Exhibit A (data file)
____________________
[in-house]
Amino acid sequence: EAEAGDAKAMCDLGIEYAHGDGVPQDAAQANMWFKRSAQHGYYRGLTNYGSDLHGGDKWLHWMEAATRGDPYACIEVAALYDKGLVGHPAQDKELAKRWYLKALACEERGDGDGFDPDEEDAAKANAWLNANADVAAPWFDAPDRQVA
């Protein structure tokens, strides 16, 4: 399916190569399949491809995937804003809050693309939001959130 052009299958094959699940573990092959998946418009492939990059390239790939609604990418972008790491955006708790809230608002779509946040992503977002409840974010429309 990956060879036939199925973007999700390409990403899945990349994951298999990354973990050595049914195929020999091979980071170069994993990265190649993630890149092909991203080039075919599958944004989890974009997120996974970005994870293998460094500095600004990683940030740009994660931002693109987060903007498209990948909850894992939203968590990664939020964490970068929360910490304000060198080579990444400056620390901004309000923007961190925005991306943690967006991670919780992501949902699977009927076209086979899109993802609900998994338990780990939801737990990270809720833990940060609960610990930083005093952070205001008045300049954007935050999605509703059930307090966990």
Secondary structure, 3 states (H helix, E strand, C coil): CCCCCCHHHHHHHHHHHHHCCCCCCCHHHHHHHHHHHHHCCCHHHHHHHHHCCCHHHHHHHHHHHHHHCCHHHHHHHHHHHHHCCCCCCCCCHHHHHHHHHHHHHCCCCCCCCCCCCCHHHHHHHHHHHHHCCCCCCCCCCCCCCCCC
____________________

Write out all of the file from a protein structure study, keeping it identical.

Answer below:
[in-house]
Amino acid sequence: EAEAGDAKAMCDLGIEYAHGDGVPQDAAQANMWFKRSAQHGYYRGLTNYGSDLHGGDKWLHWMEAATRGDPYACIEVAALYDKGLVGHPAQDKELAKRWYLKALACEERGDGDGFDPDEEDAAKANAWLNANADVAAPWFDAPDRQVA
């Protein structure tokens, strides 16, 4: 399916190569399949491809995937804003809050693309939001959130 052009299958094959699940573990092959998946418009492939990059390239790939609604990418972008790491955006708790809230608002779509946040992503977002409840974010429309 990956060879036939199925973007999700390409990403899945990349994951298999990354973990050595049914195929020999091979980071170069994993990265190649993630890149092909991203080039075919599958944004989890974009997120996974970005994870293998460094500095600004990683940030740009994660931002693109987060903007498209990948909850894992939203968590990664939020964490970068929360910490304000060198080579990444400056620390901004309000923007961190925005991306943690967006991670919780992501949902699977009927076209086979899109993802609900998994338990780990939801737990990270809720833990940060609960610990930083005093952070205001008045300049954007935050999605509703059930307090966990």
Secondary structure, 3 states (H helix, E strand, C coil): CCCCCCHHHHHHHHHHHHHCCCCCCCHHHHHHHHHHHHHCCCHHHHHHHHHCCCHHHHHHHHHHHHHHCCHHHHHHHHHHHHHCCCCCCCCCHHHHHHHHHHHHHCCCCCCCCCCCCCHHHHHHHHHHHHHCCCCCCCCCCCCCCCCC